Why do we sleep?

Eric Mintz mintz at orchid.UCSC.EDU
Thu Feb 17 15:15:58 EST 1994

In article <9402171428.AA50438 at polywog.biology.uofs.edu> greuelb1 at jaguar.uofs.edu (Brian T. Greuel) writes:
>I would like to ask a related question that I have often wondered about:
>Why do we sleep?  Is there something that builds up in our bodies that gives 
>us a feeling of fatigue and that during sleep gets metabolized somehow so 
>that we feel refreshed upon waking?

The idea that something builds up in the body or brain which causes sleepiness
and then gets metabolized during sleep is known as the restorative theory
of sleep.  The theory has several problems with it.  The main problem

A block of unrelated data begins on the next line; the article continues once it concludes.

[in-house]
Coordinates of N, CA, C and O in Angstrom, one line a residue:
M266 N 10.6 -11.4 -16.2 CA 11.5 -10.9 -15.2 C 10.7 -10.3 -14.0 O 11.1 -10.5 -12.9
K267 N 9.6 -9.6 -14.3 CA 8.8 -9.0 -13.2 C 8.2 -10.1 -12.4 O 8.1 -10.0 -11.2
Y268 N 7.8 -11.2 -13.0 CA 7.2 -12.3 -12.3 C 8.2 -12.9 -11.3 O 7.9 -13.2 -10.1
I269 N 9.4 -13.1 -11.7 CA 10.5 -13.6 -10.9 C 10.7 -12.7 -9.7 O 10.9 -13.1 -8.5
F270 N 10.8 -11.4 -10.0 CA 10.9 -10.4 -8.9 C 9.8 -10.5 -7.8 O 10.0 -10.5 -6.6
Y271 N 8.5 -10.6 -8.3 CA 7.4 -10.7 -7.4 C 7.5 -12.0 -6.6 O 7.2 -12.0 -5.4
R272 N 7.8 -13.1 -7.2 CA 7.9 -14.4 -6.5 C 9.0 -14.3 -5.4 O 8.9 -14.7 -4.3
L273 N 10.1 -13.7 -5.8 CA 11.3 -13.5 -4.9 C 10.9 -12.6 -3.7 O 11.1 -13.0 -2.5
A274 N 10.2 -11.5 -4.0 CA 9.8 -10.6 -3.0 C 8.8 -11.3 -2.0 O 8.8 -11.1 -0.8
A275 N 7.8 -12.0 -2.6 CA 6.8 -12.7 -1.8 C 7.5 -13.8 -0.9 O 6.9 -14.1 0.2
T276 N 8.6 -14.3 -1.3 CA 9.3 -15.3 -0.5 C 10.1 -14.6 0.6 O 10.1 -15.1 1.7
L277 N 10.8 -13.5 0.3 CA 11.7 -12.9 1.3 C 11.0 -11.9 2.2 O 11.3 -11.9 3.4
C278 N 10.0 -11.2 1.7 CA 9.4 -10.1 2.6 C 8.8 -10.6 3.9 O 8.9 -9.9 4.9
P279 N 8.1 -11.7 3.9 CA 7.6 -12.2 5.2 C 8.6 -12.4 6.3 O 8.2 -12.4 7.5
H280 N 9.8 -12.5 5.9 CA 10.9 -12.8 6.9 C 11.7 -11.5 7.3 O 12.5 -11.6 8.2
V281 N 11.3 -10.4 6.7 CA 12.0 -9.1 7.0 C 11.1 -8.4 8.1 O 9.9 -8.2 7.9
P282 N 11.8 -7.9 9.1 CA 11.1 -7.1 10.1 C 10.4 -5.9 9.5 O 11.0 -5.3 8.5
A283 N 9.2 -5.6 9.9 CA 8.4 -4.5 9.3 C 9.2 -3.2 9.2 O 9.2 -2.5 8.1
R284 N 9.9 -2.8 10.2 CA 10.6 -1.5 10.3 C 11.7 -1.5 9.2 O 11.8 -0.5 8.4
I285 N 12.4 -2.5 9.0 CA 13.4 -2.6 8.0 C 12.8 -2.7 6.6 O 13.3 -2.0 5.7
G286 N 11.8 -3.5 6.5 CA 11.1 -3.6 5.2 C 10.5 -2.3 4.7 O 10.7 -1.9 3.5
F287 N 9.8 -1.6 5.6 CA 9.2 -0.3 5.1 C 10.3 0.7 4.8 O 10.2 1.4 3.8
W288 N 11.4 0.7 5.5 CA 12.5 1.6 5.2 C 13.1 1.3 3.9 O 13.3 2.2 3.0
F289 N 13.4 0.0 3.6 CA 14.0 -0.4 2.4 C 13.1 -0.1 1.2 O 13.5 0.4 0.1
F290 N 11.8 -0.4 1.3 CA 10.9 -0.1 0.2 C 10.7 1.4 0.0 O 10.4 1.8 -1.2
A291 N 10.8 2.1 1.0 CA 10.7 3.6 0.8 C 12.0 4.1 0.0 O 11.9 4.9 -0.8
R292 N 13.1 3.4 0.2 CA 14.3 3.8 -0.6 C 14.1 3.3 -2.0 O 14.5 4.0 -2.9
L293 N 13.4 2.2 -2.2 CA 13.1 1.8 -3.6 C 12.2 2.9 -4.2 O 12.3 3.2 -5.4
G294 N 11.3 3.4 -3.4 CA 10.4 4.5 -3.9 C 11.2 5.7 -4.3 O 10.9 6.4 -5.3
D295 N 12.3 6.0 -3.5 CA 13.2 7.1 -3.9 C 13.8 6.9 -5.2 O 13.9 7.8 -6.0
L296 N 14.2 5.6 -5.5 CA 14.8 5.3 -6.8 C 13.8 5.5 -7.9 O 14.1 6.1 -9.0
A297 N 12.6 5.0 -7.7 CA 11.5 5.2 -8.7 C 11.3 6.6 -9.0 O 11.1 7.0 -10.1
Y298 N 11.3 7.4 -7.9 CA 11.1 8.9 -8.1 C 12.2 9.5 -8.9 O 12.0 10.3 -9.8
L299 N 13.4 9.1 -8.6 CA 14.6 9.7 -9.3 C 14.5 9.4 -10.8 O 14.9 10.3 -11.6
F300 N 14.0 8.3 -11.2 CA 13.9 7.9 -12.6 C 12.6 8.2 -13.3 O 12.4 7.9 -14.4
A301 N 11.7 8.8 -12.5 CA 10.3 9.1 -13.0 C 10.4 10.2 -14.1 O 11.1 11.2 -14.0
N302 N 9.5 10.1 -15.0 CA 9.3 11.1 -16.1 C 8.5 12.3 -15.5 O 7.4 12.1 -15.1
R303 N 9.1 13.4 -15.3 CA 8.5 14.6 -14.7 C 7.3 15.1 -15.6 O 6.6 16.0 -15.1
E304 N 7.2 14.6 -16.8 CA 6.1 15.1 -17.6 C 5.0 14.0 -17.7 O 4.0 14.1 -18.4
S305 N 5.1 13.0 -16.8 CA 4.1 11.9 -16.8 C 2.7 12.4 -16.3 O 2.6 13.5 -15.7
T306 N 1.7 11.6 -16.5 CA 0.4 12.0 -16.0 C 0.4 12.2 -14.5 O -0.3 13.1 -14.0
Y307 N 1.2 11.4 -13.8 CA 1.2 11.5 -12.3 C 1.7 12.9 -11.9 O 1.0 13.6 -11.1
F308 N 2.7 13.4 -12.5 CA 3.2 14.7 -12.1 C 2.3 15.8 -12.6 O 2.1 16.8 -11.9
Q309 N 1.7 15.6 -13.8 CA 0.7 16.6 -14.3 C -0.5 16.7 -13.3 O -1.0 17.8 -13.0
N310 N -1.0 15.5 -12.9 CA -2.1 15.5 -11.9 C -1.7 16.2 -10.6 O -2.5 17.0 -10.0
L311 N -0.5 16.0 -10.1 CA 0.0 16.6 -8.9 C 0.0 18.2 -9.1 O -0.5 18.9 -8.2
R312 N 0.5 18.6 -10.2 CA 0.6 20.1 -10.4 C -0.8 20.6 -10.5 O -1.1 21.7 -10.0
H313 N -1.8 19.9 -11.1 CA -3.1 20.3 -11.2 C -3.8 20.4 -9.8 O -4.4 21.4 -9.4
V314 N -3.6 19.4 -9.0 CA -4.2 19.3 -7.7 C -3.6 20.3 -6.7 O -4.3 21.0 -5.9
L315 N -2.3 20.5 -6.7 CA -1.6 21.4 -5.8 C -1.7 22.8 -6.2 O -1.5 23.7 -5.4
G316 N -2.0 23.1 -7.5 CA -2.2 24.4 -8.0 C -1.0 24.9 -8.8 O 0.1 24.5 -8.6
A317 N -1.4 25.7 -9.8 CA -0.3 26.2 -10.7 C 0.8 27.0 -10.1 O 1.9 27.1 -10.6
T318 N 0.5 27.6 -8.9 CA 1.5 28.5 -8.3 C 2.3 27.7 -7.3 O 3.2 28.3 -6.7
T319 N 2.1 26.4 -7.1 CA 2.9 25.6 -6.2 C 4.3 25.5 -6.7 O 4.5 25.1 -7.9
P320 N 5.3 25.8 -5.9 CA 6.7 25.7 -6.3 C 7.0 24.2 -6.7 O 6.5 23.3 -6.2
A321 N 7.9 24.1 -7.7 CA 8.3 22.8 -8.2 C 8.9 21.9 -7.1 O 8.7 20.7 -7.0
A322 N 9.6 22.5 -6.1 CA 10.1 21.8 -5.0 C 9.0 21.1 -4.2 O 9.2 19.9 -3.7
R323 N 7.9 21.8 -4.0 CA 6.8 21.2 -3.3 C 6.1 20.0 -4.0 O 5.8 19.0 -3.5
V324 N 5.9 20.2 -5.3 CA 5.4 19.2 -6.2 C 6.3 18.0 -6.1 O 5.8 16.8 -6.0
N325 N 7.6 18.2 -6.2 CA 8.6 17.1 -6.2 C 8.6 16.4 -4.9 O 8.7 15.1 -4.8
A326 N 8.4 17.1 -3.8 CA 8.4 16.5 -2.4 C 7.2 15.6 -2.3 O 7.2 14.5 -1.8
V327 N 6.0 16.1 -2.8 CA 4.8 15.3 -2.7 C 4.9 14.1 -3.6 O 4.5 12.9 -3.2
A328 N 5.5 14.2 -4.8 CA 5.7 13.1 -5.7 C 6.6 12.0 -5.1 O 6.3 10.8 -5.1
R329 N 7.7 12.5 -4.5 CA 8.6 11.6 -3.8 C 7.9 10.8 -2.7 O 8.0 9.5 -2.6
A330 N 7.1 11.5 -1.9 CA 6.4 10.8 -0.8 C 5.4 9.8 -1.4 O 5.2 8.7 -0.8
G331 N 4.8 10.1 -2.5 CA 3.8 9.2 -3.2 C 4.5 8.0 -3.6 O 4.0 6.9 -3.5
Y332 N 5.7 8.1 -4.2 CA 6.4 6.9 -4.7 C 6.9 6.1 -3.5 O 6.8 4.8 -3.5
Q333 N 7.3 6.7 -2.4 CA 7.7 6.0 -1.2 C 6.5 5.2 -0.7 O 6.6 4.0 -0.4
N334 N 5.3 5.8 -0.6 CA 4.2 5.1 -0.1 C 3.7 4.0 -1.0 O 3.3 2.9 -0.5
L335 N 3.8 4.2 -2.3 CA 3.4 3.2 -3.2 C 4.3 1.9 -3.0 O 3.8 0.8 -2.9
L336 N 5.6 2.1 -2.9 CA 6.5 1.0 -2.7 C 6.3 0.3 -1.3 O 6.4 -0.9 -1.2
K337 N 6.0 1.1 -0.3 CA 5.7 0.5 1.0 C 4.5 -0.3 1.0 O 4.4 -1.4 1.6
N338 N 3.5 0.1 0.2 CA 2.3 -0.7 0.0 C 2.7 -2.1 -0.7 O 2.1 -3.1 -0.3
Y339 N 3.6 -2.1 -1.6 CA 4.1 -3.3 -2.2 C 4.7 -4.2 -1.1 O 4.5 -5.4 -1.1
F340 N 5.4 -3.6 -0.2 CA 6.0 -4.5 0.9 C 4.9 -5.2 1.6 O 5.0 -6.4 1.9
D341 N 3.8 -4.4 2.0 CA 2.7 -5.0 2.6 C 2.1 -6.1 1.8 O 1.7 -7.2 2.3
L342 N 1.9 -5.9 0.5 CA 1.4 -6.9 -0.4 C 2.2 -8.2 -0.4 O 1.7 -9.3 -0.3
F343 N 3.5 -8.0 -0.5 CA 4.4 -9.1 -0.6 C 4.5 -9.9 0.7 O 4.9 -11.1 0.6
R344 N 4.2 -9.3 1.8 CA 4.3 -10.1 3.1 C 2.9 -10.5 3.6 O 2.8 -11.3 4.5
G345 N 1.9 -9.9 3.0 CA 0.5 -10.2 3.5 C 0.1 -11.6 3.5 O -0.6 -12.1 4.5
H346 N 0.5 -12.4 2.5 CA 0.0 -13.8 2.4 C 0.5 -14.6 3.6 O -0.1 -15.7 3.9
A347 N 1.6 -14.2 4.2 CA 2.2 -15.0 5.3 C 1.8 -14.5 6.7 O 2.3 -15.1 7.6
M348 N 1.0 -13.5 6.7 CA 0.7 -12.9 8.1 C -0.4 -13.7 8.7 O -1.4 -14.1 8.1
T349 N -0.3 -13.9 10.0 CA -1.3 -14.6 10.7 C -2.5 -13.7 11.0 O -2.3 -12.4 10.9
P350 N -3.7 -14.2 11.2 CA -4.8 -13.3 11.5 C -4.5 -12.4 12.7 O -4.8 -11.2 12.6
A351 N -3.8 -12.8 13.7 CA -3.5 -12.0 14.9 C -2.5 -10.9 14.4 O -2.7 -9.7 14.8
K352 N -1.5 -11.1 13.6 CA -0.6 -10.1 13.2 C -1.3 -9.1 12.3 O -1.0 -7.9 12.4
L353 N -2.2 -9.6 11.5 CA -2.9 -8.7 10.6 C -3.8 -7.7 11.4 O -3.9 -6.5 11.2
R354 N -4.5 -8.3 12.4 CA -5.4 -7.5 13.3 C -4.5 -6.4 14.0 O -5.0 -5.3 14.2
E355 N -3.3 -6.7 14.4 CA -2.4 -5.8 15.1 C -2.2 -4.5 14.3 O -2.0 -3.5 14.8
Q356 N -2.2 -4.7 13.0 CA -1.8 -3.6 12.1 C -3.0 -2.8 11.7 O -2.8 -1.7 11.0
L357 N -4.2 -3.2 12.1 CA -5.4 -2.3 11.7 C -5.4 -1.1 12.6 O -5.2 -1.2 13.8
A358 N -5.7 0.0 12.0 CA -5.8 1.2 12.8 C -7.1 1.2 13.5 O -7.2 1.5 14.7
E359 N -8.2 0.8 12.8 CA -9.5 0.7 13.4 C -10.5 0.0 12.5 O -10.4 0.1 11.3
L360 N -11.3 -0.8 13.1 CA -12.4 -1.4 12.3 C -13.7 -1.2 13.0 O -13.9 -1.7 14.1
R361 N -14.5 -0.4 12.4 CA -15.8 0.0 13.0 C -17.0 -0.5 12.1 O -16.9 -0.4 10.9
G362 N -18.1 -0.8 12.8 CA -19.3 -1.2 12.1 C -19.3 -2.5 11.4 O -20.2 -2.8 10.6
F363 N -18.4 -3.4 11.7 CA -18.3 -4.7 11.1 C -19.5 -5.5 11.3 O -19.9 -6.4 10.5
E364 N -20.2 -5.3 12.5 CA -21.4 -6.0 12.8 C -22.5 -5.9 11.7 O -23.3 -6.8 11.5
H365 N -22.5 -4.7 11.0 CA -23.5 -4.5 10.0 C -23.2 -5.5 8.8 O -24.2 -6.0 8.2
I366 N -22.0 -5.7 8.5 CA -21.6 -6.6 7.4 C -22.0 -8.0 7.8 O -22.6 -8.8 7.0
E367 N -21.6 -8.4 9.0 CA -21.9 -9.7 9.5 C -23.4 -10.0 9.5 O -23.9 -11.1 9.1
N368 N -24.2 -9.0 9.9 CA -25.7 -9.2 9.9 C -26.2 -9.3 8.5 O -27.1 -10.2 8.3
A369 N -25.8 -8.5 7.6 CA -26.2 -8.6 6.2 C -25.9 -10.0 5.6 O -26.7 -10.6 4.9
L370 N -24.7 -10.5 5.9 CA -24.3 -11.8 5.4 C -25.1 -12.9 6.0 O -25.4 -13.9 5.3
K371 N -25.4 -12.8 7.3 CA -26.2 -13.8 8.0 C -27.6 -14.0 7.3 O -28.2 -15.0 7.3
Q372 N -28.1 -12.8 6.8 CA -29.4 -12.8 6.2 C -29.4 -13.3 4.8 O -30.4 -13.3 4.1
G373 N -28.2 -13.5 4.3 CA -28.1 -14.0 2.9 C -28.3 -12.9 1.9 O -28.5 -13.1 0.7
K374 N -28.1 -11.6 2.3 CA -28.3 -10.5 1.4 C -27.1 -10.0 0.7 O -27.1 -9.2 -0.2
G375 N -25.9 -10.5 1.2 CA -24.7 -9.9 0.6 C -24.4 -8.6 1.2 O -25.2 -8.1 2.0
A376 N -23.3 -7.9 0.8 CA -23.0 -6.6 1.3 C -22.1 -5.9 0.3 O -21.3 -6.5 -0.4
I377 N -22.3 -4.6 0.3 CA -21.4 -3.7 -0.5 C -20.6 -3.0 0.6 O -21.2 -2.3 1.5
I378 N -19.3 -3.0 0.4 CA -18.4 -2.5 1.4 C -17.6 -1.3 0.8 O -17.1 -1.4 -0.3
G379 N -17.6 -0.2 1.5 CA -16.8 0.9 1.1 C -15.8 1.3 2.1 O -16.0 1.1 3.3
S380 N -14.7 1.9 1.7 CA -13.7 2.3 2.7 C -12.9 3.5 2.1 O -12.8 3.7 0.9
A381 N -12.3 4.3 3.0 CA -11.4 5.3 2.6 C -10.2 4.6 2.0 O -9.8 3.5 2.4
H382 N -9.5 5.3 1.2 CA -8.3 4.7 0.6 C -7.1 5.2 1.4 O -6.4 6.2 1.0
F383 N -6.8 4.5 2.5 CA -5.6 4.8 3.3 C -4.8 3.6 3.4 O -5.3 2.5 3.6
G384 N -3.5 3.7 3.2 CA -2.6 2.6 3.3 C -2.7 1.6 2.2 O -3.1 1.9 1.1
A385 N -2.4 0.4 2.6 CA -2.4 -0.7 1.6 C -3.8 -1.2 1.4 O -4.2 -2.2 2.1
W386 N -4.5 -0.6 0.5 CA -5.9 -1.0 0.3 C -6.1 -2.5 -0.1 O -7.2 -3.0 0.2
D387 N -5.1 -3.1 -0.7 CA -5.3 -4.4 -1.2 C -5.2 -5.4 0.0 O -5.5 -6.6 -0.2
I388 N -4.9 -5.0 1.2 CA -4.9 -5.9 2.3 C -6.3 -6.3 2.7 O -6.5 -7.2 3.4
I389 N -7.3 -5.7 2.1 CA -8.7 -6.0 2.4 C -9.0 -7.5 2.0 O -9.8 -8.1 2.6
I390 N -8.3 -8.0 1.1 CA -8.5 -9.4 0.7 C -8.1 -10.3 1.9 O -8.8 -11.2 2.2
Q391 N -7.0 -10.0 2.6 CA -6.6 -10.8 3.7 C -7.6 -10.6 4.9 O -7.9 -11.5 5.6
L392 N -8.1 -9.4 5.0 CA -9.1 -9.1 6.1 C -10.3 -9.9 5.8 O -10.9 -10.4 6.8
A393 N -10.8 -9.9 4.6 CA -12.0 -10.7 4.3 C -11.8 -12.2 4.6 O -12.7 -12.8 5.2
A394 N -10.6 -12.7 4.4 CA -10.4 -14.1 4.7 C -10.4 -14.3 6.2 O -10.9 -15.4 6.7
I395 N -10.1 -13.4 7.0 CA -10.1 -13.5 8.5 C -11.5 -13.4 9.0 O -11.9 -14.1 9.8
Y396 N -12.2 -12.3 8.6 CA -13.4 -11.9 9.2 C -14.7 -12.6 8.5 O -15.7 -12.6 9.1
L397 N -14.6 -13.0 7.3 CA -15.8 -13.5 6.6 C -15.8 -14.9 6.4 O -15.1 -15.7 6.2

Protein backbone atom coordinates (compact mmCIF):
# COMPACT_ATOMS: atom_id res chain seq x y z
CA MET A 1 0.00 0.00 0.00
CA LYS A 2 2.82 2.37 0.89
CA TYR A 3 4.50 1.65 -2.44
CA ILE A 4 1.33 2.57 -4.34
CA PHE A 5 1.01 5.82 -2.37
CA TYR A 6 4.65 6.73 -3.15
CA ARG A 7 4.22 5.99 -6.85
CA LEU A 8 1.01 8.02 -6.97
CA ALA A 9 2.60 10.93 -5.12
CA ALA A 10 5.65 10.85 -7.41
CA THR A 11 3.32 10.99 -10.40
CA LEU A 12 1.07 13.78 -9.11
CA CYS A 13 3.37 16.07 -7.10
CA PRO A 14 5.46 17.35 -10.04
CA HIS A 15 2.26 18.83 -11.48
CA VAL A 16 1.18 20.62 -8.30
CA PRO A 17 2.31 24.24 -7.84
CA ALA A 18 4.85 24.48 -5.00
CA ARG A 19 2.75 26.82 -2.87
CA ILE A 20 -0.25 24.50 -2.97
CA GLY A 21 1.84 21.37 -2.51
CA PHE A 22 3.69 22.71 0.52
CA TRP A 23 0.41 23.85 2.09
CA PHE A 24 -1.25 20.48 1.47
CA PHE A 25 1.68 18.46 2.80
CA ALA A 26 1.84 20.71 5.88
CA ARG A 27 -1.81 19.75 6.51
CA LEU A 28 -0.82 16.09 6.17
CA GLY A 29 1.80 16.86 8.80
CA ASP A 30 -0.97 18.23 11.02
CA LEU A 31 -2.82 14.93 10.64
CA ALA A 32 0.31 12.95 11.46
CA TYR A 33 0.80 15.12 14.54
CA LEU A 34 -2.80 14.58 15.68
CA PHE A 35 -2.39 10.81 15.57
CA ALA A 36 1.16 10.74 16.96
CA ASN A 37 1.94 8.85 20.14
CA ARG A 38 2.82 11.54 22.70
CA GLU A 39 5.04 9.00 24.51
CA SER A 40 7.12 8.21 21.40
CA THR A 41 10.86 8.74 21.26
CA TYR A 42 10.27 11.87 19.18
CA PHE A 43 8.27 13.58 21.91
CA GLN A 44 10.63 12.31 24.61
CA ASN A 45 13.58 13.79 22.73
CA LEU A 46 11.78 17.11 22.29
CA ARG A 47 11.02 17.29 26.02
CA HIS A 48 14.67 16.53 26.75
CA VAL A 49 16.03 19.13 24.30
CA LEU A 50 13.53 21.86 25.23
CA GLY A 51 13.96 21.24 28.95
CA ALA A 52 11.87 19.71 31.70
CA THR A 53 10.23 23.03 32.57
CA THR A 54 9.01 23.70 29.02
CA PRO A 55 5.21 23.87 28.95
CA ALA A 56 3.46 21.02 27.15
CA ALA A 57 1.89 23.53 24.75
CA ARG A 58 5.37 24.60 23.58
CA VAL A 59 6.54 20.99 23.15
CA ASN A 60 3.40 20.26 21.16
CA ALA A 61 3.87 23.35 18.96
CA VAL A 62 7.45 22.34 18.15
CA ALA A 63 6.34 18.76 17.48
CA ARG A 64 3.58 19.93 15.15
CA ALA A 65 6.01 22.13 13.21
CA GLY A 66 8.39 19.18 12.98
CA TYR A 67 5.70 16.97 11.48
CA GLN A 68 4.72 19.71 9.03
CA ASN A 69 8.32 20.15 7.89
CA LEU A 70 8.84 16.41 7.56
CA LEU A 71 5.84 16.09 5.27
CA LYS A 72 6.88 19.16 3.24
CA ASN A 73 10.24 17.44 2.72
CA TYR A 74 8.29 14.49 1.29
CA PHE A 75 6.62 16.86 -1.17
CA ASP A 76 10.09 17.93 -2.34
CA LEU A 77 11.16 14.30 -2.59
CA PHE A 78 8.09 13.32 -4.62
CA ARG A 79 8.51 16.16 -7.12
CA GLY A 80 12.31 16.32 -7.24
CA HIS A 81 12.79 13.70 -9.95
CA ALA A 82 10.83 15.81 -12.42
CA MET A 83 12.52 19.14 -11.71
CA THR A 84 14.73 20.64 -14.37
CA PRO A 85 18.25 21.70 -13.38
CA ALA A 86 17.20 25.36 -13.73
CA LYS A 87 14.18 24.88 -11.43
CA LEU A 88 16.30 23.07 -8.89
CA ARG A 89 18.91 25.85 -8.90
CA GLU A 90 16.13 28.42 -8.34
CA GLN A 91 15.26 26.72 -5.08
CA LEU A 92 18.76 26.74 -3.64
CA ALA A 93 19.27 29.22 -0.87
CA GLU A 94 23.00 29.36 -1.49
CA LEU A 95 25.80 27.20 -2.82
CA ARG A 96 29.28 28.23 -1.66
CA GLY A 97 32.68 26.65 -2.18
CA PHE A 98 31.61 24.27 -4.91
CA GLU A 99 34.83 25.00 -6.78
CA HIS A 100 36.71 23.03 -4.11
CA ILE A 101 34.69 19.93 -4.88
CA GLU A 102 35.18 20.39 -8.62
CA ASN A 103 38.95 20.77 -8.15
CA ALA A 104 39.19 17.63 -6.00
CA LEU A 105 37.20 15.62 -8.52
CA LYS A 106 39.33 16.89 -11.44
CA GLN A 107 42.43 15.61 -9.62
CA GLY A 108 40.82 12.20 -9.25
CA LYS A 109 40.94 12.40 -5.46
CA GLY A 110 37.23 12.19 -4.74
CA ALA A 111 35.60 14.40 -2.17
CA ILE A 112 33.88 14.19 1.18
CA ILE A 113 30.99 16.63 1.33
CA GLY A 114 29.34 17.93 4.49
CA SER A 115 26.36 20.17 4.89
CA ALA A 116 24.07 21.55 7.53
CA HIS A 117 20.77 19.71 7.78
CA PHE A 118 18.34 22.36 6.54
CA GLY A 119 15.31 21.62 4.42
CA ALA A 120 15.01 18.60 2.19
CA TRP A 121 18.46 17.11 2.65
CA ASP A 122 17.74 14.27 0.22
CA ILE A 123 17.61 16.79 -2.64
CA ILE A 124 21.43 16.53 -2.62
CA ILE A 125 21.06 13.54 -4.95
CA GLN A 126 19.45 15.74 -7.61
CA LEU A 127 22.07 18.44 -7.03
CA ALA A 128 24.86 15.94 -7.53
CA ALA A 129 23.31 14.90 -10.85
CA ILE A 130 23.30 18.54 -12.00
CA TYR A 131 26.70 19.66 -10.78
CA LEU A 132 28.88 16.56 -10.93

is that after years and years of looking, no one has been able to find
anything that would serve this function, and that is not for a lack of 
trying.  In addition, there is at least one animal, the pigeon, which 
can be sleep deprived indefinitely without showing any ill effects,  and
when the sleep-depriving stimulus (continuous light) is removed, they
show no sleep "rebound."

An alternative theory is that sleep evolved as a mechanism for energy 
conservation.  Sleep involves a reduction in metabolic rate that can
yield significant energy savings.  This does not preclude the possibility
that a restorative function evolved afterward in some species.

Eric Mintz
mintz at orchid.ucsc.edu

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